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Activision Blizzard workers share demands to end gender inequity at the company

Activision Blizzard workers are making specific demands of leadership to address alleged gender inequity problems at the company.

Bryant Francis, Senior Editor

June 30, 2022

4 Min Read
A masked woman holds a sign that says "Women's Voices Matter."

The Worker Committee Against Sex & Gender Discrimination, an assembly of Activision Blizzard workers working to combat sex and gender discrimination at the publisher, has released a series of demands it is making of company leadership.

These demands follow a year of accusations against Activision Blizzard where the company was accused of fostering a culture of sexual harassment and abuse. Earlier this year, it settled a lawsuit with the U.S. Equal Employment and Opportunity Commission, but still faces a lawsuit from the California Department of Fair Employment and Housing.

The demands made by the Worker Committee represent a new roundup of the core issues workers allegedly face across the company's different branches. 

Many demands overlap with accusations made against the company by current and former employees as well as state regulators.

Demanding more of leadership

Here are the demands workers are making of Activision Blizzard:

  1. Instituting a relationship between leadership, the Worker Committee, and the Equal Employment Opportunity (EEO) coordinator, and allowing workers to sign off on recommendations made by the coordinator. 

  2. Change policies around human resources meetings to address "a history of gross negligence in sexual harassment and discrimination disputes." In response to accusations of abuse directly enacted by human resources, these changes include the end to undocumented human resource chats, blanket employee permission to include witnesses or supportive colleagues in meetings, and written agendas for every invitation to meet with human resources.

  3. An end to all mandatory arbitration.

  4. Protection from retaliation.

  5. A process to allow independent investigators to investigate all claims of discrimination. This demand also includes the requirement that subjects of discrimination complaints be provided with a copy of the complaint and the investigation's findings after the investigation is concluded, not before.

  6. Workplace improvements and protections for transgender and nonbinary employees. The committee calls out that transgender and nonbinary representation in upper management and in diversity initiatives is "severely lacking," and advocates for improved medical and logistical support for transgender employees.

  7. Expanded parental leave and accommodations. Specifically, the committee is demanding that parents be given 12 weeks paid-time-off to bond with their new baby without fear of losing their position or compensation. 

  8. Expanded lactation protections and support policies in response to "substantiated reports" that lactation rooms have not been properly equipped and that breast milk has been stolen from lactation room fridges. 

  9. Expanded protection for community managers, customer service representatives, and receptionists in the face of controversy. The committee notes that scandals and controversies ranging from the suspension of professional Hearthstone player Blitzchung to the ongoing sexual harassment and discrimination controversy have correlated with an uptick of abuse toward player-facing employees. The committee is demanding that customers caught harassing employees be suspended or banned and that workers be given access to an internal reporting method to log incidents of harassment.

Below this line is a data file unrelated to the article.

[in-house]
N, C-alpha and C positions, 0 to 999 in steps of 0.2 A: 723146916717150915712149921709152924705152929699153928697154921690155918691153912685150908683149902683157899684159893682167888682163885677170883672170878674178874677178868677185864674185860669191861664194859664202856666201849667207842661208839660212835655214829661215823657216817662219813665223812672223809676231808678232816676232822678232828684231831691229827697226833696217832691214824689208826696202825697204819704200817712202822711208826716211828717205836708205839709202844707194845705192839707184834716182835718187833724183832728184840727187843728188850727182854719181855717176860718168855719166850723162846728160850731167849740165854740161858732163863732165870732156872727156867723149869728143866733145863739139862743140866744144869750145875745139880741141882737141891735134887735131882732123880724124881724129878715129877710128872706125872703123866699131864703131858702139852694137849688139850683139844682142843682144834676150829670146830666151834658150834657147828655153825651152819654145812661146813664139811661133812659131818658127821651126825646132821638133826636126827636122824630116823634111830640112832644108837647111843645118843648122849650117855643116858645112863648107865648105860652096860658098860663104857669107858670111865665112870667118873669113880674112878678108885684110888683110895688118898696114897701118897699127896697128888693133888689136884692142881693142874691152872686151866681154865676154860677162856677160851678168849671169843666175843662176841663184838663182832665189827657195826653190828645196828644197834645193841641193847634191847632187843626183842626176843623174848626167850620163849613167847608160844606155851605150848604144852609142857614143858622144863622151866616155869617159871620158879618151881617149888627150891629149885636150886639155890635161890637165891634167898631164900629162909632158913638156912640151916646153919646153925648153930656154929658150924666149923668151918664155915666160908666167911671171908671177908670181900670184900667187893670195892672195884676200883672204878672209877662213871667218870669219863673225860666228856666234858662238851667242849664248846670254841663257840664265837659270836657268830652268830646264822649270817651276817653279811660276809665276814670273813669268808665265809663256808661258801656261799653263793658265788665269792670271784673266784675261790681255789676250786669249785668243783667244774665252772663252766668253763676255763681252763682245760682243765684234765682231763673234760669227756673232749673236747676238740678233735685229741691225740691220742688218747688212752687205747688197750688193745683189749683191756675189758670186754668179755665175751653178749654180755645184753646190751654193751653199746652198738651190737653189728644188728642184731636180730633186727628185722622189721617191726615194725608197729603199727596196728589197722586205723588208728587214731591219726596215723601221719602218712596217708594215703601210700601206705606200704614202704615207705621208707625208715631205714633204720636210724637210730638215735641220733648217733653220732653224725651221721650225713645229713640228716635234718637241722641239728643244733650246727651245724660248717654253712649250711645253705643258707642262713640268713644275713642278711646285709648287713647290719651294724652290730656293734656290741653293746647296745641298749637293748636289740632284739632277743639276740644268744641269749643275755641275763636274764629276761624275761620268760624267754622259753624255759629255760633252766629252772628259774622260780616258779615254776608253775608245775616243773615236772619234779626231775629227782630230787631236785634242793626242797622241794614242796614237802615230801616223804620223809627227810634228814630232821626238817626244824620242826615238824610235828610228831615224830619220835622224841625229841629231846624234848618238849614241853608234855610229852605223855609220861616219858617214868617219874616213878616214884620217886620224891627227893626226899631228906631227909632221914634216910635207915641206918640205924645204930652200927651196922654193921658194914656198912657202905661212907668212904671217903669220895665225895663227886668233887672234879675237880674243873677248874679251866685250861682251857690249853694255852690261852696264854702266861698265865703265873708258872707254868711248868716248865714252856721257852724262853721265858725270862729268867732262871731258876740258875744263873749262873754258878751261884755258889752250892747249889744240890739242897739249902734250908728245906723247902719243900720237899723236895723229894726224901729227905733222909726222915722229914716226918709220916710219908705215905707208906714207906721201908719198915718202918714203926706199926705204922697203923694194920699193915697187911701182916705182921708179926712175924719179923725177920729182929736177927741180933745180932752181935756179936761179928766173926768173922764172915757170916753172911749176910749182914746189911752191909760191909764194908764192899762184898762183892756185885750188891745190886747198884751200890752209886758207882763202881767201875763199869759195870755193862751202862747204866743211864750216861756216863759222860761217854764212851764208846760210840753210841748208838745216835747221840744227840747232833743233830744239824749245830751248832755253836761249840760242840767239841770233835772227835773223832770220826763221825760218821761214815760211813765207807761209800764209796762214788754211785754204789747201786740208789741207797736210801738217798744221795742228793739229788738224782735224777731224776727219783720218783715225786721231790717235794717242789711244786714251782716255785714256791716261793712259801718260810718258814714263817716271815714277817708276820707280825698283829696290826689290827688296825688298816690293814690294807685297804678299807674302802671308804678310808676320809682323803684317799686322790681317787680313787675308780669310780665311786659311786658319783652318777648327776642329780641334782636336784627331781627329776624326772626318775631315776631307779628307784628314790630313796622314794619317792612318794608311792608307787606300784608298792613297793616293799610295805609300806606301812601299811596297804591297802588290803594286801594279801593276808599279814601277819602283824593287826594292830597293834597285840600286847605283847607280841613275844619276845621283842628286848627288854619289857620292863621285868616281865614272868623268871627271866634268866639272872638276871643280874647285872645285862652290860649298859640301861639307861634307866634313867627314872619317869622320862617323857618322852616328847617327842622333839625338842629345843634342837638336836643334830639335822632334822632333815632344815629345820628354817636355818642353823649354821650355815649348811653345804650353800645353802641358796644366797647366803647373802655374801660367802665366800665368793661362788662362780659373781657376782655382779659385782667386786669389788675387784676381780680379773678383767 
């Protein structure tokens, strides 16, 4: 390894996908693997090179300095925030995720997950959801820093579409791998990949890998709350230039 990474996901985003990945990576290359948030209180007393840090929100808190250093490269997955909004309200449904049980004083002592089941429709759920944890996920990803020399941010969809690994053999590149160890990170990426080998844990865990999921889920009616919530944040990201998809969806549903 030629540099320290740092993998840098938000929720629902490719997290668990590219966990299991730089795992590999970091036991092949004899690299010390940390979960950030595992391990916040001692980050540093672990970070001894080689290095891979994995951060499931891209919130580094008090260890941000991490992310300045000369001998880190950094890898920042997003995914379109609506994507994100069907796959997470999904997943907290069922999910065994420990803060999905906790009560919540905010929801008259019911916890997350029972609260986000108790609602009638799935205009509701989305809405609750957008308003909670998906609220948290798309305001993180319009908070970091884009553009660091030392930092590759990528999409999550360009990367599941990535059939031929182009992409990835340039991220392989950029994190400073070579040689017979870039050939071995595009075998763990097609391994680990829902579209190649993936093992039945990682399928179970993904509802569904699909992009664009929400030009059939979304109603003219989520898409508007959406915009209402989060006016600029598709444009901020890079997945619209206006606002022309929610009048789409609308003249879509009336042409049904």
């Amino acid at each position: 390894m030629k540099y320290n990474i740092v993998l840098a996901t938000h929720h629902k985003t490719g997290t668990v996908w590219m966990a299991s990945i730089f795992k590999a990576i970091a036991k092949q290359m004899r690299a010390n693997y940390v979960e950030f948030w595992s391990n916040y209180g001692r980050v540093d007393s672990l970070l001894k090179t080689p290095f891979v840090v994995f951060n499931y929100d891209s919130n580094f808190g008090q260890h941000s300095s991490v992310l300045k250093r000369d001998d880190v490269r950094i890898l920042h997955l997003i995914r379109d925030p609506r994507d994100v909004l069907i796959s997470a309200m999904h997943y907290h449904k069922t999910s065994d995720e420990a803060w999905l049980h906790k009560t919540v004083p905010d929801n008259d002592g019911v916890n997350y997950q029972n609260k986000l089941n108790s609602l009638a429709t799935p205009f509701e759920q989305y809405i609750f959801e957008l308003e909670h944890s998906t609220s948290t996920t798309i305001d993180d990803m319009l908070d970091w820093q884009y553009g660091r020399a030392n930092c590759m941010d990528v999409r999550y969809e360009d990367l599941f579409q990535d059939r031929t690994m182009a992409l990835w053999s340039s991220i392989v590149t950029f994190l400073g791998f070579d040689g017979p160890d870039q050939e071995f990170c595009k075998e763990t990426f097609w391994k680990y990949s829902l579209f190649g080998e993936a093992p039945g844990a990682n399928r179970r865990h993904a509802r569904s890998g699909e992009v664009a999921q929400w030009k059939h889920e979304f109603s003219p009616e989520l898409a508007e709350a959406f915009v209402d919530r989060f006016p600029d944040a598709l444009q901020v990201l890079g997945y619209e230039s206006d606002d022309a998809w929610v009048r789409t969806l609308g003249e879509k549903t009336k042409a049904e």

The demands made by Activision Blizzard workers seem to be based on personal experiences at the company and contrast with Activision Blizzard's assessment that the company never knowingly tolerated harassment.

We should also note that the demands made by the Worker Committee include language calling for special processes in the event that a c-suite-ranked employee is accused of harassment. Previous investigations of Activision Blizzard by The Wall Street Journal have implicated CEO Bobby Kotick of allegedly participating in harassment and enabling misconduct.

It continues to speak volumes that the workers of Activision Blizzard, who are most familiar with how harassment and discrimination has allegedly manifested at the company, continue to speak out against management's efforts to resolve these issues. 

Update: An Activision Blizzard spokesperson provided the following statement in response to Committee's demands: 

"Our employees made these requests two months ago and at that time, the Company had already adopted many of the policy changes they sought. We have, for example, waived arbitration of individual sexual harassment and discrimination claims (last October), hired new DEI and EEO leaders, and collaborated with employees to make our policies and processes more Trans inclusive, just to name a few issues they have raised."

"Retaliation is prohibited and any employee found to have retaliated against anyone for making a complaint would be terminated immediately. We have combined its investigations groups into one central Ethics team separate from Human Resources and hired more Ethics team members. As we said two months ago and we continue to appreciate that these employees want to join with us to further build a better Activision Blizzard and continue the progress we have already made."

About the Author(s)

Bryant Francis

Senior Editor, GameDeveloper.com

Bryant Francis is a writer, journalist, and narrative designer based in Boston, MA. He currently writes for Game Developer, a leading B2B publication for the video game industry. His credits include Proxy Studios' upcoming 4X strategy game Zephon and Amplitude Studio's 2017 game Endless Space 2.

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